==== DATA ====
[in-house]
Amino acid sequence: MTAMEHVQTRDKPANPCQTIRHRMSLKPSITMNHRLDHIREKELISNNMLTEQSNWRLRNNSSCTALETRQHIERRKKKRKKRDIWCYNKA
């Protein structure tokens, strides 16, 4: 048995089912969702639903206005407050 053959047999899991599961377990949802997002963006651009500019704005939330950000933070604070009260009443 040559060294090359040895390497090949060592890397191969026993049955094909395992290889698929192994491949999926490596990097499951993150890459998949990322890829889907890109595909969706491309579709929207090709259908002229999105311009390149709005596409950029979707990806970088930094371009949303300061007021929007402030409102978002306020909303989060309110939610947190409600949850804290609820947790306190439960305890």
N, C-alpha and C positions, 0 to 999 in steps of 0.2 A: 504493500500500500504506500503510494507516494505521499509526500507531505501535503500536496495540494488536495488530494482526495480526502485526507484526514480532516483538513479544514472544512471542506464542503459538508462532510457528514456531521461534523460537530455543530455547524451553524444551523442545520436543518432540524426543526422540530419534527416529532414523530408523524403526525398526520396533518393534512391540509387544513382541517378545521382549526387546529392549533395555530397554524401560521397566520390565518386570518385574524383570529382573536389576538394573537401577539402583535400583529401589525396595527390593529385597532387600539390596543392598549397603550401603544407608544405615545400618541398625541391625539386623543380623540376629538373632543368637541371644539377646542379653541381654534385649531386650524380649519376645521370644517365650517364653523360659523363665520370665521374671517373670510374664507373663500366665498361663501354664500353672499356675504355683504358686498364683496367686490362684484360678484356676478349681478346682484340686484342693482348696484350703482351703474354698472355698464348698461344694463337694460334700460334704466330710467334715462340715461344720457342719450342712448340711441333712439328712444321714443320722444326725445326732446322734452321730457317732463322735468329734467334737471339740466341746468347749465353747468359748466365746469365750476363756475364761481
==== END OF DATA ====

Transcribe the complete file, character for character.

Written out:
[in-house]
Amino acid sequence: MTAMEHVQTRDKPANPCQTIRHRMSLKPSITMNHRLDHIREKELISNNMLTEQSNWRLRNNSSCTALETRQHIERRKKKRKKRDIWCYNKA
């Protein structure tokens, strides 16, 4: 048995089912969702639903206005407050 053959047999899991599961377990949802997002963006651009500019704005939330950000933070604070009260009443 040559060294090359040895390497090949060592890397191969026993049955094909395992290889698929192994491949999926490596990097499951993150890459998949990322890829889907890109595909969706491309579709929207090709259908002229999105311009390149709005596409950029979707990806970088930094371009949303300061007021929007402030409102978002306020909303989060309110939610947190409600949850804290609820947790306190439960305890």
N, C-alpha and C positions, 0 to 999 in steps of 0.2 A: 504493500500500500504506500503510494507516494505521499509526500507531505501535503500536496495540494488536495488530494482526495480526502485526507484526514480532516483538513479544514472544512471542506464542503459538508462532510457528514456531521461534523460537530455543530455547524451553524444551523442545520436543518432540524426543526422540530419534527416529532414523530408523524403526525398526520396533518393534512391540509387544513382541517378545521382549526387546529392549533395555530397554524401560521397566520390565518386570518385574524383570529382573536389576538394573537401577539402583535400583529401589525396595527390593529385597532387600539390596543392598549397603550401603544407608544405615545400618541398625541391625539386623543380623540376629538373632543368637541371644539377646542379653541381654534385649531386650524380649519376645521370644517365650517364653523360659523363665520370665521374671517373670510374664507373663500366665498361663501354664500353672499356675504355683504358686498364683496367686490362684484360678484356676478349681478346682484340686484342693482348696484350703482351703474354698472355698464348698461344694463337694460334700460334704466330710467334715462340715461344720457342719450342712448340711441333712439328712444321714443320722444326725445326732446322734452321730457317732463322735468329734467334737471339740466341746468347749465353747468359748466365746469365750476363756475364761481